Exercise could help beat postnatal depression, study finds

Exercise could help women alleviate symptoms of postnatal depression, a study has found.

Doctors say excercise could be considered a management option for women at risk of postnatal depression. Picture: Getty Images
Doctors say excercise could be considered a management option for women at risk of postnatal depression. Picture: Getty Images

Aerobic exercise should be considered as a “management option” for women who have recently given birth and are showing depressive symptoms, researchers said.

Physical activity could be a potential preventive measure
among all postpartum 
women, they added.

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Researchers from the 
University of Birmingham examined data from 13 trials including 1,734 women.

Their study, published in the British Journal of General Practice, concludes that exercise – either in group sessions, individually or when added to other interventions – is effective in reducing postpartum depressive symptoms.

The authors wrote: “UK clinical guidance recommends psychological therapy and antidepressants for postnatal depression. However, women can be reluctant to take antidepressants postnatally and the availability of psychological therapies is often limited.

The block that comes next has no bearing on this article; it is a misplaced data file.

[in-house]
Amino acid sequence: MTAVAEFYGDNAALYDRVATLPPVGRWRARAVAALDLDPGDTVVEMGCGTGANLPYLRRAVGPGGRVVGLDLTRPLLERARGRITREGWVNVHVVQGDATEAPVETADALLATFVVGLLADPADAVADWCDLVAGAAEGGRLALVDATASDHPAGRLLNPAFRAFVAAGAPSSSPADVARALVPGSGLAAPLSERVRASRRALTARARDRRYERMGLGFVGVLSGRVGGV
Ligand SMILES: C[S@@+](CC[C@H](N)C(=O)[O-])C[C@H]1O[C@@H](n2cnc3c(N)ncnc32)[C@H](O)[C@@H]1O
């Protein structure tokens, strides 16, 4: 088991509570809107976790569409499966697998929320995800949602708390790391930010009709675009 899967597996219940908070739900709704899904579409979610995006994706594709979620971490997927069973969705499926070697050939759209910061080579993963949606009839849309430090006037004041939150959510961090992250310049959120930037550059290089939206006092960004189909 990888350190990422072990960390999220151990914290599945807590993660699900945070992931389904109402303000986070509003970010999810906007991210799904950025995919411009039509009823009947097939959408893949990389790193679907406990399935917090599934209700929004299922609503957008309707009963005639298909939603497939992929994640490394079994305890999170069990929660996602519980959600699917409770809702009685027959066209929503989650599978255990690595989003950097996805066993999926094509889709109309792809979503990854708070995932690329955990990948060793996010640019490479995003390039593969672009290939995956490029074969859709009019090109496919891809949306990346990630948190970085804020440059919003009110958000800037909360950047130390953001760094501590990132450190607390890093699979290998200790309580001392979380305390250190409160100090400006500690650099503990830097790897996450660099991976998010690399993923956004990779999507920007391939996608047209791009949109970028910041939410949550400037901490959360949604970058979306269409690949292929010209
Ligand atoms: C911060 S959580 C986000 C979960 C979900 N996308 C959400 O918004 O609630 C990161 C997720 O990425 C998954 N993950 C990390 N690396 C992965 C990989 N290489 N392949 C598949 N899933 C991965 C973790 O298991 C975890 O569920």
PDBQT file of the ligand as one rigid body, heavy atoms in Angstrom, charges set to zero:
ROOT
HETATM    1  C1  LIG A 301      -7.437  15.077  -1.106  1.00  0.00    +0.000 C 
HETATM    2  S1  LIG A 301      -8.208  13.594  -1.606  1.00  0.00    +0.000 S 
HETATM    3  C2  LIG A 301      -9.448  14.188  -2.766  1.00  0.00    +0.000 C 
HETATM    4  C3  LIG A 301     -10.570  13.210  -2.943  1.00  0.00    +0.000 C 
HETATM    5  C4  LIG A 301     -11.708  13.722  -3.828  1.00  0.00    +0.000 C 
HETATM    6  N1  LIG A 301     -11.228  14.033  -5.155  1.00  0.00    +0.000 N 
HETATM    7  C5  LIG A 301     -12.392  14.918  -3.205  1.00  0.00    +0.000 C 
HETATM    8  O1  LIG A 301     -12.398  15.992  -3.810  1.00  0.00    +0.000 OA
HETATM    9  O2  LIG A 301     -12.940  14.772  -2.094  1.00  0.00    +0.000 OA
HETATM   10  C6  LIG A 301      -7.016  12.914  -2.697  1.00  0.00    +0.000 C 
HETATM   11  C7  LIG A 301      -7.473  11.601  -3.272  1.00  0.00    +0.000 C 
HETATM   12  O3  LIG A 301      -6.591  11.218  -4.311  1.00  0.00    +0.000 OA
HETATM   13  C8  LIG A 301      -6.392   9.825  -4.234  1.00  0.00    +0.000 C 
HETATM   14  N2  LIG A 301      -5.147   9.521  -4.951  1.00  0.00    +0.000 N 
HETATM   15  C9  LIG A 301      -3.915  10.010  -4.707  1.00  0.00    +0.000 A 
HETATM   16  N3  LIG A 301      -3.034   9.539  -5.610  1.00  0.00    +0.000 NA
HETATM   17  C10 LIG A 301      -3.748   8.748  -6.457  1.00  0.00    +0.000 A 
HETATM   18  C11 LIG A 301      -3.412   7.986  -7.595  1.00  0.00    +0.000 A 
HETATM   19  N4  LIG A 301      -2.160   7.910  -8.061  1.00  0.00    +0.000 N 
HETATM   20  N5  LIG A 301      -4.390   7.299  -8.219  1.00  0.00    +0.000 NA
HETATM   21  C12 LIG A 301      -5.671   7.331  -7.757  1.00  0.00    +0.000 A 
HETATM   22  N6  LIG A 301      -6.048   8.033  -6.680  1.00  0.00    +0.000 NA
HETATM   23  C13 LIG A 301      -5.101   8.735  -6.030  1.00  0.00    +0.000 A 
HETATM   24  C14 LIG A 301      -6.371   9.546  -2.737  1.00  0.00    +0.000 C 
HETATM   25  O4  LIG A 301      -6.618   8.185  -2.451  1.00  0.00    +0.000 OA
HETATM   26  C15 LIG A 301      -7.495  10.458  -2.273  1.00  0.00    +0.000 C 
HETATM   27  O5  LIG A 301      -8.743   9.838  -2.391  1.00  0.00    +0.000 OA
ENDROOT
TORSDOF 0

“Given the high prevalence of postpartum depression and the potential for exercise to be a low-cost, freely available intervention, aerobic exercise should be considered as a management option for postpartum women with depressive symptoms and as a potential preventive 
measure more generally in postpartum women.”

A separate study published in the same journal examined women’s experiences with seeking help for postnatal depression.

The analysis of 24 UK studies that obtained data through interviews and focus groups found some women did not seek help because of “stigma”.

The authors said women felt under pressure to be “good mothers” and that “failure” impacted negatively on their mental health and their likelihood to seek help.

They said this was consistent with other reports which found the fear of failure may cause women to stay silent on the matter.

“The combined fear of stigma
and the high expectations that women have of themselves further undermine their self-worth, increasing distress,” they wrote.

Dr Judy Shakespeare, a spokeswoman for perinatal mental health for the Royal College of GPs and co-author of the study, said: “Attitudes towards mental health do seem to be improving but a terrible stigma still surrounds mothers with mental health problems, not least from the women themselves.

“As this paper shows, many women think that if they disclose their concerns, they will be judged negatively or are frightened that social 
services might get involved.”